You can browse the UK JDC archive by subject using the tag cloud below (larger names indicate more entries):
All JDC abstracts are indexed in the main search engine, accessible from the top bar of every page at this site. You can search for articles by a specific author by putting quotes around their name, eg “John Killick”.
Below you can browse JDC abstracts (in reverse chronological order):
Editorial Comment by John Killick
Vol 21. No 2. Page 5
In the second of two articles on iPads, Tim Lloyd-Yeates focuses on how best to use this technology in one-to-one work with people with dementia
Vol 21. No 2. Page 16
Farhat Ayaz and Maxine Grant describe a life story project conducted on a busy assessment ward for older people with dementia that brought together the skills of healthcare support workers and students
Vol 21. No 2. Pages 13-14
Suzy Ogston reflects on putting life story work training into practice, tackling sensitive issues with people with dementia and carers
Vol 21. No 2. Pages 12-13
One year on, how is the Prime Minister’s challenge on dementia influencing your day-to-day work with people with dementia?
Vol 21. No 2. Pages 10-11
A regular column by Piers Kotting on the work of DeNDRoN
Vol 21. No 2. Page 8
In this review Dr Karan Jutlla identifies research which could offer insights into the challenges and experiences of people living with dementia and their family carers from BME communities, and highlights evidence to support good practice for staff working with these individuals and families
Vol 21. No 2. Pages 33-39
Elizabeth Lightbody, Graham A Jackson and Stephen Lithgow revisit the case studies presented in their article on sexuality, and make some clear recommendations for best practice in this complex area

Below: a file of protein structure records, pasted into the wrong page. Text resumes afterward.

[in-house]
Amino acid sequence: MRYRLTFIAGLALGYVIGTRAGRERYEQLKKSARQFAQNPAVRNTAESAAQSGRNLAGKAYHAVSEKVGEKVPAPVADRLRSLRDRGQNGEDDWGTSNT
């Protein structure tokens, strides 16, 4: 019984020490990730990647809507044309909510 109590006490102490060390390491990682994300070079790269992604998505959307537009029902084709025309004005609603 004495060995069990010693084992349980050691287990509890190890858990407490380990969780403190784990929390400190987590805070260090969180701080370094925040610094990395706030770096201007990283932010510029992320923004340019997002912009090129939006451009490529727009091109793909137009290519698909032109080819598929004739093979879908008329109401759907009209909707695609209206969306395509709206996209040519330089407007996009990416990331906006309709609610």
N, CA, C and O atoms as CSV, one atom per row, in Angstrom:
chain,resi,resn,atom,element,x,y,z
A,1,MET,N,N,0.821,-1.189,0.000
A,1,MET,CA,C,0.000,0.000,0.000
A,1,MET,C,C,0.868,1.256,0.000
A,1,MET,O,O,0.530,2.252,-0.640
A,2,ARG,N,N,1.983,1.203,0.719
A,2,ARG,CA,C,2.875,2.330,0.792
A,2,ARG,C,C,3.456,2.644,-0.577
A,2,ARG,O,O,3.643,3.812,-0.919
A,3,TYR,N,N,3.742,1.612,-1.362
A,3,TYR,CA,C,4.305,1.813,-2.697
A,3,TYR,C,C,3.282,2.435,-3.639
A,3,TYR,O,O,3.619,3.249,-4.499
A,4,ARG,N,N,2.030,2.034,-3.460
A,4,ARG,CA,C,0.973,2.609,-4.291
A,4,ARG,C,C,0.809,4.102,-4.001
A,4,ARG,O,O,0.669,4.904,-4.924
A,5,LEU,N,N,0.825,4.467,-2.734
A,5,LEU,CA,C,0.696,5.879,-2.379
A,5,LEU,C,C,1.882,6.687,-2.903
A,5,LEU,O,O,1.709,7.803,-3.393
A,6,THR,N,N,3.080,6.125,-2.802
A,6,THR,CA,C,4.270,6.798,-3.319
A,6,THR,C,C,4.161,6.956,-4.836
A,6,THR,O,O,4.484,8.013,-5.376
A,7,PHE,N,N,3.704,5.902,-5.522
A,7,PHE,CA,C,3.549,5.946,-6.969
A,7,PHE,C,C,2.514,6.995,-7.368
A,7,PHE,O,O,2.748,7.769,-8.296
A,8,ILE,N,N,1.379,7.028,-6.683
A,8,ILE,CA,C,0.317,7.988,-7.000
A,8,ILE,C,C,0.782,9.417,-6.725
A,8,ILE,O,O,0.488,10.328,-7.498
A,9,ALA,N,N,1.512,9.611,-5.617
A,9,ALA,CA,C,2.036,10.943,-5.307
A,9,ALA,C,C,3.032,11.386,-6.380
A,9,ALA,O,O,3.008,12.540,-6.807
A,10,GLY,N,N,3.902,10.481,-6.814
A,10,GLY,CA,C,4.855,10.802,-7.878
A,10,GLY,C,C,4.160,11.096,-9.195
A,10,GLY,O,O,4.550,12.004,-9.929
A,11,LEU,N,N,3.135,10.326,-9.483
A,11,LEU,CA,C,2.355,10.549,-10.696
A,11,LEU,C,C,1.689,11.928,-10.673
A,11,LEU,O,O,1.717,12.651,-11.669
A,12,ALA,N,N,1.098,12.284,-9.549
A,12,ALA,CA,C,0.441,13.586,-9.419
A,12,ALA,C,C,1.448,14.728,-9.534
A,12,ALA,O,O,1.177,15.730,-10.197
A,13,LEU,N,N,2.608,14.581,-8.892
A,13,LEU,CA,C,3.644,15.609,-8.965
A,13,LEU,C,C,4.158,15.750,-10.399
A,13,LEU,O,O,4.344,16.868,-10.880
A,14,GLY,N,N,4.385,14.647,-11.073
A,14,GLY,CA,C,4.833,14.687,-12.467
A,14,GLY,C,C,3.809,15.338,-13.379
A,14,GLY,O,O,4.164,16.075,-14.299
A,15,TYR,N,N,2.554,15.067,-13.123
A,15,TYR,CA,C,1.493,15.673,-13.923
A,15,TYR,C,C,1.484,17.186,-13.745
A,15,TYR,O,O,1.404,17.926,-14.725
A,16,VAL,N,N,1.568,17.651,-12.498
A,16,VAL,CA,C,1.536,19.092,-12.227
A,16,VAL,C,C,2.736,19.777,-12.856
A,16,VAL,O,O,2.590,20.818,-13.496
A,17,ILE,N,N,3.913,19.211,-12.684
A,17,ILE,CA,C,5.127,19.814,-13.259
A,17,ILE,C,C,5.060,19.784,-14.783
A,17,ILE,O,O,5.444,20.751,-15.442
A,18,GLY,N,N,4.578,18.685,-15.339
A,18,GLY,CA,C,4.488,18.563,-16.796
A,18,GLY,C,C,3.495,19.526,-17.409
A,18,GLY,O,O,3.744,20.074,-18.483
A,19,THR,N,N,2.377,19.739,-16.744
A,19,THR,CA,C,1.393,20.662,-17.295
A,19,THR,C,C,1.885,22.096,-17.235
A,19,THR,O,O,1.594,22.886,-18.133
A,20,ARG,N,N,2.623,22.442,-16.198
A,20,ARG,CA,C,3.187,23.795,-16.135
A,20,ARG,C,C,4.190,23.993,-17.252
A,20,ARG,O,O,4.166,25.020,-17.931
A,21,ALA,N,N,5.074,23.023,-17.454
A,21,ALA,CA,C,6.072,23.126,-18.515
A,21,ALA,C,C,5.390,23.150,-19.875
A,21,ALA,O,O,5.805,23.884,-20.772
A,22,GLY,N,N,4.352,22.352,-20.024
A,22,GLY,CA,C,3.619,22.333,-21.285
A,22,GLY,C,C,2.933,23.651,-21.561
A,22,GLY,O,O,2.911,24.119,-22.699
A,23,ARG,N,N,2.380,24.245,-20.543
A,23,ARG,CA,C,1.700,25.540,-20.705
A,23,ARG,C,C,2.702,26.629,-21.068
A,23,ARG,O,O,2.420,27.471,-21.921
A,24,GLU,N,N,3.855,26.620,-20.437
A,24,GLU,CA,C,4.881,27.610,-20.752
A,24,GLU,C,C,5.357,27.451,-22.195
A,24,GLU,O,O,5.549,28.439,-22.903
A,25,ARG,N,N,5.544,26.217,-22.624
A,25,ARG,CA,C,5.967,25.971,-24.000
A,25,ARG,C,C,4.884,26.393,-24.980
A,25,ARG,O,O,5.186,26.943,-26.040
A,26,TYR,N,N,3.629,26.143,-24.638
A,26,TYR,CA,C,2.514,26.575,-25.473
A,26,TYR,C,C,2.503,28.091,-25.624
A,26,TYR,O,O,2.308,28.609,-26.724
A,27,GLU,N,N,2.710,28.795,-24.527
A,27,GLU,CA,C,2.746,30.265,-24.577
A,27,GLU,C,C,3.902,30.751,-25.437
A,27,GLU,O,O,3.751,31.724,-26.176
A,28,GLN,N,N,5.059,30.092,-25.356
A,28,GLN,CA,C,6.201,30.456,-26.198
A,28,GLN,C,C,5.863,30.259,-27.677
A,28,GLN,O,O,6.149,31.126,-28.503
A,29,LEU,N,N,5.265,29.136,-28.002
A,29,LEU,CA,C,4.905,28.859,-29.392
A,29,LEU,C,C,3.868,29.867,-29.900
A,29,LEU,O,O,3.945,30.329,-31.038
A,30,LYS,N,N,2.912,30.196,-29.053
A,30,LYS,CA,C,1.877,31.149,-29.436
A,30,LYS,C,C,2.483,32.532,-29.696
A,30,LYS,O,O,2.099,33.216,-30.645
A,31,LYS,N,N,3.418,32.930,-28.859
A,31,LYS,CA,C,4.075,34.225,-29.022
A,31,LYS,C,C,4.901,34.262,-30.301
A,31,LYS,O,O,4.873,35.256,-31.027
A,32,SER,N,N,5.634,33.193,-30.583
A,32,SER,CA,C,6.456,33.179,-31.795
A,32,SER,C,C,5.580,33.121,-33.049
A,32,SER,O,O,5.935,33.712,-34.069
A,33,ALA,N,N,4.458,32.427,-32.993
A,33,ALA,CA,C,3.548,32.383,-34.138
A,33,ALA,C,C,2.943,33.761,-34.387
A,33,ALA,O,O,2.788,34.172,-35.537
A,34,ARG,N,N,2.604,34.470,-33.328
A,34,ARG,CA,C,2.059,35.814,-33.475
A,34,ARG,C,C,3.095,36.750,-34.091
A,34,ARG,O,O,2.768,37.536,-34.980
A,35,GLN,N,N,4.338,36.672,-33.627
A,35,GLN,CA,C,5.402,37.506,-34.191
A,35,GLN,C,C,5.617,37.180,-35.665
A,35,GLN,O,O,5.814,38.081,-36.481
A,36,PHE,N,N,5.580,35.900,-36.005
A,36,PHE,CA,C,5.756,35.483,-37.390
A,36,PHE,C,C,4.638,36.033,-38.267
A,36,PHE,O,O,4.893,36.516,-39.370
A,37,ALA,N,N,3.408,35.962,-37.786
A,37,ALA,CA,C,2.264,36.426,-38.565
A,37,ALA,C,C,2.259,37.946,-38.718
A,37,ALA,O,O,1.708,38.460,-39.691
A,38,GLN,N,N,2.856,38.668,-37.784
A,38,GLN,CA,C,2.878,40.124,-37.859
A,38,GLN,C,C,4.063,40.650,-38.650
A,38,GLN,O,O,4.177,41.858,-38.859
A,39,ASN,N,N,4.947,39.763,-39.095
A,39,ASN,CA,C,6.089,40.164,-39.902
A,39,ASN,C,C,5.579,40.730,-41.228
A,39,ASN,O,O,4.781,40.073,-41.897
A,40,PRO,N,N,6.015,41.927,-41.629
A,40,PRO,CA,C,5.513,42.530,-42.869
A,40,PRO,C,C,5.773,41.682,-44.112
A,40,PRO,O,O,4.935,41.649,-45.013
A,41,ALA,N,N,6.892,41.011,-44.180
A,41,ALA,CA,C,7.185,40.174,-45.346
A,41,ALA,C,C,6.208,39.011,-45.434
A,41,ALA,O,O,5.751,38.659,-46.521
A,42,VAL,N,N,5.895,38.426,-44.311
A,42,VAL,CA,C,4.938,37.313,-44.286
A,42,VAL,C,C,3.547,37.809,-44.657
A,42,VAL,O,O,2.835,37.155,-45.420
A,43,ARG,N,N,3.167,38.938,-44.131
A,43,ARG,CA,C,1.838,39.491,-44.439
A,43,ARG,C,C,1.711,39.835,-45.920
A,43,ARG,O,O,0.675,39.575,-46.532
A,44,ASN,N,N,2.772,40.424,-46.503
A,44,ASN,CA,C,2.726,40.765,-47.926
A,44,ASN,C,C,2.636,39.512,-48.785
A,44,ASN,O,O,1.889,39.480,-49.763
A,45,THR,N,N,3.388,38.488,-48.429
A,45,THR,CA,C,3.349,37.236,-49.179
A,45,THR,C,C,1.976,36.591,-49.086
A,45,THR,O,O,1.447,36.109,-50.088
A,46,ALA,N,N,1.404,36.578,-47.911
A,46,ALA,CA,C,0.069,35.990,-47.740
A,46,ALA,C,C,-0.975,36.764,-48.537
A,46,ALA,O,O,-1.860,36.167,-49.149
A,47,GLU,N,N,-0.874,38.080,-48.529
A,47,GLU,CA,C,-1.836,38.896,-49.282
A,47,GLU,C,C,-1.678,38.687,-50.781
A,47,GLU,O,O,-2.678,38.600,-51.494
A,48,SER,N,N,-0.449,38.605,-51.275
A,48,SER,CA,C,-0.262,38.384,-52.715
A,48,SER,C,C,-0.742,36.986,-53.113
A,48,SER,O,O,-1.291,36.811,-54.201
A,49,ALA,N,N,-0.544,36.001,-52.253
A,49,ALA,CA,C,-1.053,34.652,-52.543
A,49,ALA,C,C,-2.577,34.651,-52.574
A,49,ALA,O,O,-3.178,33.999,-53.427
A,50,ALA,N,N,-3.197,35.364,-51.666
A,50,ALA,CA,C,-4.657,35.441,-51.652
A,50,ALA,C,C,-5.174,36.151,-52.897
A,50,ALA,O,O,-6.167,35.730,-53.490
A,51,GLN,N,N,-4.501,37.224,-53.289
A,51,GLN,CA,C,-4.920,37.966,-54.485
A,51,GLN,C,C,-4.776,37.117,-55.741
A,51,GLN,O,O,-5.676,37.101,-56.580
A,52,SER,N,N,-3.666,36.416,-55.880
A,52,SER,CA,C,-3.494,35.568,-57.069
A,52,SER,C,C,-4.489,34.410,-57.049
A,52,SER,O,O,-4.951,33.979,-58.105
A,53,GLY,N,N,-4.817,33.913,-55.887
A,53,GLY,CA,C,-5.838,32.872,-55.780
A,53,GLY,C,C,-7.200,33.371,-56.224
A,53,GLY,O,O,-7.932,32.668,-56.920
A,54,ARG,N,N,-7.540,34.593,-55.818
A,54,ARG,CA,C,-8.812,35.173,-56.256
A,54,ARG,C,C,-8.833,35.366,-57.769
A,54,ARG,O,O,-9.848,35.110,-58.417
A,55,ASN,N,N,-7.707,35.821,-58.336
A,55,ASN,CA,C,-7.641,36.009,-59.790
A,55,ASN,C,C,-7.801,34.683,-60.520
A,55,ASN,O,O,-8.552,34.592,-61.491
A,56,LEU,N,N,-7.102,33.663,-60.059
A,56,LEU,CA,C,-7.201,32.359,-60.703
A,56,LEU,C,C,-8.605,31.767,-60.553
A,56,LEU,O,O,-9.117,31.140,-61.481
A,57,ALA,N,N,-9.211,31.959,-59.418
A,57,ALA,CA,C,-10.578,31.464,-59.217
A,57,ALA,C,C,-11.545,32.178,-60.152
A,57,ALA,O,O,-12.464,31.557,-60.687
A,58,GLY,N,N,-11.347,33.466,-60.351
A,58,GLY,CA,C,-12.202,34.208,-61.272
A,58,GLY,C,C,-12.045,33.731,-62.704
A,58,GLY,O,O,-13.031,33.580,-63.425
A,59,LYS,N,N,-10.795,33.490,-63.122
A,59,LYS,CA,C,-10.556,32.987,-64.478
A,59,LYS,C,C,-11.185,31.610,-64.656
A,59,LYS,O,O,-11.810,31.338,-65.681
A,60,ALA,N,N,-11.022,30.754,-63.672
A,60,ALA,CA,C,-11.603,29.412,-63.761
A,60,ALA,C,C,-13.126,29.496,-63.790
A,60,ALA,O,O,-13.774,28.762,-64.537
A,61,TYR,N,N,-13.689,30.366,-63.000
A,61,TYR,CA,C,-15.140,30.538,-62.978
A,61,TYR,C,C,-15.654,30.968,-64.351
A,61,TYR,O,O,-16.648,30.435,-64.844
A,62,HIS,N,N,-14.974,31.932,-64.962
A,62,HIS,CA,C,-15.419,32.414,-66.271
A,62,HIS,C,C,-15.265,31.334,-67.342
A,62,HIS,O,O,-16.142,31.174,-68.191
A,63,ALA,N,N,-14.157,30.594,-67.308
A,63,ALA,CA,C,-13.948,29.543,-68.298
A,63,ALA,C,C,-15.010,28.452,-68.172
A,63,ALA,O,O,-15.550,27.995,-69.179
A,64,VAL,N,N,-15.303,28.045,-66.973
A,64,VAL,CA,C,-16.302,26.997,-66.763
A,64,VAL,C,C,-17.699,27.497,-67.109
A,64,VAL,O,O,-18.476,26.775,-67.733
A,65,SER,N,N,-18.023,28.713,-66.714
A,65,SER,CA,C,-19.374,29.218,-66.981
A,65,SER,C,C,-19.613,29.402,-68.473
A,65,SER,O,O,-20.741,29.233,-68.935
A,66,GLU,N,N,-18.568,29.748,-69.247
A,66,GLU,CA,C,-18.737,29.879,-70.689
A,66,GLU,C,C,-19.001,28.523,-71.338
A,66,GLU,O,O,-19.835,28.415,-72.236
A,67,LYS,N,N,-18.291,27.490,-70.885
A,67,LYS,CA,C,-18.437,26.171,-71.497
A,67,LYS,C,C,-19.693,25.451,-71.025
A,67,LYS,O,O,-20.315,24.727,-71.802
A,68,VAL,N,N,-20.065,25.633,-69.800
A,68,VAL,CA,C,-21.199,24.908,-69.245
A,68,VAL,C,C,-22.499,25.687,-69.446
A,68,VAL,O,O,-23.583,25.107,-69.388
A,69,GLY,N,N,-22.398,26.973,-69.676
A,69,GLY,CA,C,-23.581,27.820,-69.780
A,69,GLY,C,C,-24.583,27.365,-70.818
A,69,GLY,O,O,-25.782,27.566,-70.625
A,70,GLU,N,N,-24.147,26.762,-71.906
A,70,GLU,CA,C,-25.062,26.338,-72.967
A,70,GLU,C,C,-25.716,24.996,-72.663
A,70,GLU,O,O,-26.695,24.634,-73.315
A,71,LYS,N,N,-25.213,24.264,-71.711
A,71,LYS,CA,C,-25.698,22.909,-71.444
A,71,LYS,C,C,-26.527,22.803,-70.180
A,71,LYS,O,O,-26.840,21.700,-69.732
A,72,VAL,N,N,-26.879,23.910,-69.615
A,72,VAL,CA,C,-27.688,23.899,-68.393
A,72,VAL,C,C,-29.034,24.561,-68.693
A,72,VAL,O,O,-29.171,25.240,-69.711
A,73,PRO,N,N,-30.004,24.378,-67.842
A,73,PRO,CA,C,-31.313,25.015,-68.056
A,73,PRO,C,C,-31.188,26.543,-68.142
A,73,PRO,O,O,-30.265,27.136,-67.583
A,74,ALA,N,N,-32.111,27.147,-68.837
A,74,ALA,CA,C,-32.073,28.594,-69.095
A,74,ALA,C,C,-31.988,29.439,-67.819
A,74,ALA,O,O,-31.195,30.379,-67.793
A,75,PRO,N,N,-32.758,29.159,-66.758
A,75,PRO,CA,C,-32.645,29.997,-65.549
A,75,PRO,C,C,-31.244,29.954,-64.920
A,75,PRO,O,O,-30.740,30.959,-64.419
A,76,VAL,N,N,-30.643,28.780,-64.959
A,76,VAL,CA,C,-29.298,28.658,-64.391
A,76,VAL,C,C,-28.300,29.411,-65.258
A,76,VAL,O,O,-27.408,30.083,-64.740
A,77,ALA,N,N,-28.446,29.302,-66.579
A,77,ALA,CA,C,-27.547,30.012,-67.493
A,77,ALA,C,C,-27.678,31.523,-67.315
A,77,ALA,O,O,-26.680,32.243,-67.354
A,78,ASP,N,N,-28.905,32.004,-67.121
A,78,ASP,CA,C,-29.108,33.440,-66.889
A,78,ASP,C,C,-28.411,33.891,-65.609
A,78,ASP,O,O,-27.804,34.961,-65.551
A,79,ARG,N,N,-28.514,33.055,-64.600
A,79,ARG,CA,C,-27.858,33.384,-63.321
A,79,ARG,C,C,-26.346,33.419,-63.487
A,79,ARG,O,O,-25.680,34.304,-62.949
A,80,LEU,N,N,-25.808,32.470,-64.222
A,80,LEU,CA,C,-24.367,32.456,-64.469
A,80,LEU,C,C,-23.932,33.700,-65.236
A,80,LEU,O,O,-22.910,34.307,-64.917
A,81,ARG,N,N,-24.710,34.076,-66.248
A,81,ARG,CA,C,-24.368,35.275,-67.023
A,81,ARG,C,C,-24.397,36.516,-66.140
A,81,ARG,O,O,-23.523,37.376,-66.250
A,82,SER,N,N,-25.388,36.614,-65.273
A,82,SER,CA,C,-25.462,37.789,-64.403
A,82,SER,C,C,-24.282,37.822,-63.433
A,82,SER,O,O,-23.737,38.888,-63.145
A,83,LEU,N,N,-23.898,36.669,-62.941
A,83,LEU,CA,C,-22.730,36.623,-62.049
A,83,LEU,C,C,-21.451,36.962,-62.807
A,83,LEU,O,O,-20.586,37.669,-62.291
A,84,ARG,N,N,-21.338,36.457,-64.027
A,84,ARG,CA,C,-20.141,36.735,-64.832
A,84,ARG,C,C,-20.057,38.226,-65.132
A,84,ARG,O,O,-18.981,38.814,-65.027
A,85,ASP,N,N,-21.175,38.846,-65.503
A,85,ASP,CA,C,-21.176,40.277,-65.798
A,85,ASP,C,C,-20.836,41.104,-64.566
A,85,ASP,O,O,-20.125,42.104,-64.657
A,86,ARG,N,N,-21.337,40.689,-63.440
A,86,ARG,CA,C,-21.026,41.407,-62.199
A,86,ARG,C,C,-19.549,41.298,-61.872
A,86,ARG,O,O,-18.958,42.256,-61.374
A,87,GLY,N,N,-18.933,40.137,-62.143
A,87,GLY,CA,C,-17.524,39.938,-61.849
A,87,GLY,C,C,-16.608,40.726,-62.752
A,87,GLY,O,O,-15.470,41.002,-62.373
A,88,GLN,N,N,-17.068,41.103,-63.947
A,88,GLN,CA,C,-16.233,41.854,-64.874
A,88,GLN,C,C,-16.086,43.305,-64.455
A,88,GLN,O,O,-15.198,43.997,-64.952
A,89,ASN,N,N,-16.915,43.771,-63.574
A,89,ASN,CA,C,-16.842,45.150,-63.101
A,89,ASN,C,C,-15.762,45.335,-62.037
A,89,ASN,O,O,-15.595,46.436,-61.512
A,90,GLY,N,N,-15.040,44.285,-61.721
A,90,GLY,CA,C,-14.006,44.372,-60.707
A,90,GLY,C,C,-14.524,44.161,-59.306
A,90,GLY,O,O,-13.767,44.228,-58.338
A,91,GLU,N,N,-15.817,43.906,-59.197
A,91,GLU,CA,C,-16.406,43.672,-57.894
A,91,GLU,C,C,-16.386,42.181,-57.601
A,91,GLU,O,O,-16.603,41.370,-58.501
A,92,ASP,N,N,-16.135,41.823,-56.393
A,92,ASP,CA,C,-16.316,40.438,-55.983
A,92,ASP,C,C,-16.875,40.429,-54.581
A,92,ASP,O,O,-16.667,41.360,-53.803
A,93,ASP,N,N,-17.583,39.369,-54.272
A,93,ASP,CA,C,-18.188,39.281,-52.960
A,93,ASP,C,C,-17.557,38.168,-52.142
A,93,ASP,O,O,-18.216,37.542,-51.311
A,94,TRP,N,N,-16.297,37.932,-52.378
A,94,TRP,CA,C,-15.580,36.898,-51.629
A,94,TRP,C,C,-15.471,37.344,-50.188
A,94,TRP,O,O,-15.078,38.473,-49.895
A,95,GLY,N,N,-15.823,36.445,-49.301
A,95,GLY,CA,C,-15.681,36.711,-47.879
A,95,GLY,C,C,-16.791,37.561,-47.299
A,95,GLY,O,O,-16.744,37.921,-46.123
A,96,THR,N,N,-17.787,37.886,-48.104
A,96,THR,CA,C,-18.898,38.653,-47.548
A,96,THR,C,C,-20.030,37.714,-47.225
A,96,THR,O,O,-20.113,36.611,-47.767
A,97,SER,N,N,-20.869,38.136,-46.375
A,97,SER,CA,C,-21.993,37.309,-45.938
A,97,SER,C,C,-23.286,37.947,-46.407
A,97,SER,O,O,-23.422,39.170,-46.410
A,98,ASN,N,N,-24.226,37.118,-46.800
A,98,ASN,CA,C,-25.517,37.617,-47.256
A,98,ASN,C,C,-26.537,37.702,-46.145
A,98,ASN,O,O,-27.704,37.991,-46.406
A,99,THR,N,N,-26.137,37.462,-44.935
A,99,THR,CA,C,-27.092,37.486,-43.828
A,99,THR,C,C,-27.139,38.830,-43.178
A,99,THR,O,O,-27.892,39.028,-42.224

Vol 21. No 2. Pages 28-30
David Sheard introduces the concept of ‘mattering’ and argues that to achieve positive culture change in dementia care the primary emphasis of workforce development must be on developing emotional intelligence
Vol 21. No 2. Pages 23-27
Liz Young, Jo Howard and Kate Keetch enthuse about life writing work with people with dementia
Vol 21. No 2. Pages 20-22
Peter de Groot shares the story of one care home’s careful work to offer residents a vibrant active living programme within a purposefully designed environment – as well as being outward-facing into the community.
Vol 21. No 2. Page 18-19
Susannah Thwaites and Marie Henderson-Greene report on their use of the Pool Activity Level (PAL) tool to improve engagement with care home residents – and argue the case for ongoing support to care homes using PAL
Vol 21 No 1 Page 18
Judith Hodges enthuses about her role as a ‘social carer’ in a care home and Karen Burdon explains why and how the role has been developed.
Vol 21 No 1 Page 16
Volunteers in Swansea have been engaging people with dementia in group activities as part of a pilot project run by Age Cymru Swansea Bay. Their feedback has guided the organisation on the targeted support and training needed when the service is rolled out across Swansea. Rachael Doeg reports.
Vol 21 No 1 Page 14
Tim Lloyd-Yeates explains how to make best use of iPad technology when facilitating reminiscence sessions with people with dementia.
Vol 21 No 1 Page 12
In this issue we ask some regular users of social media to share their thoughts on what it can offer the world of person-centred dementia care.
Vol 21 No 1 Page 10
In part two of this review of the relevance and use of the Mental Capacity Act 2005 for people with dementia, carers and practitioners, Jill Manthorpe and Kritika Samsi examine specific themes in the literature.
Vol 21 No 1 Page 35
Elizabeth Lightbody, Graham A Jackson and Stephen Lithgow explore some of the thorny issues that care home staff face when it comes to supporting people with dementia to enjoy their sexuality.
Vol 21 No 1 Page 27
Karan Jutlla, Maria Parsons, Richard Coaten, Larry Gardiner and Dawn Brooker report on an event that explored some of the challenges of developing the creative arts in dementia care – and celebrated clever partnership working.
Vol 21 No 1 Page 26
Jan Kendall shares the work of the Dementia Advocacy Network, and explains how careful collecting and sharing of stories has produced a powerful resource: one that shows how independent advocacy is supporting people with dementia through issues and crises in their lives.
Vol 21 No 1 Page 23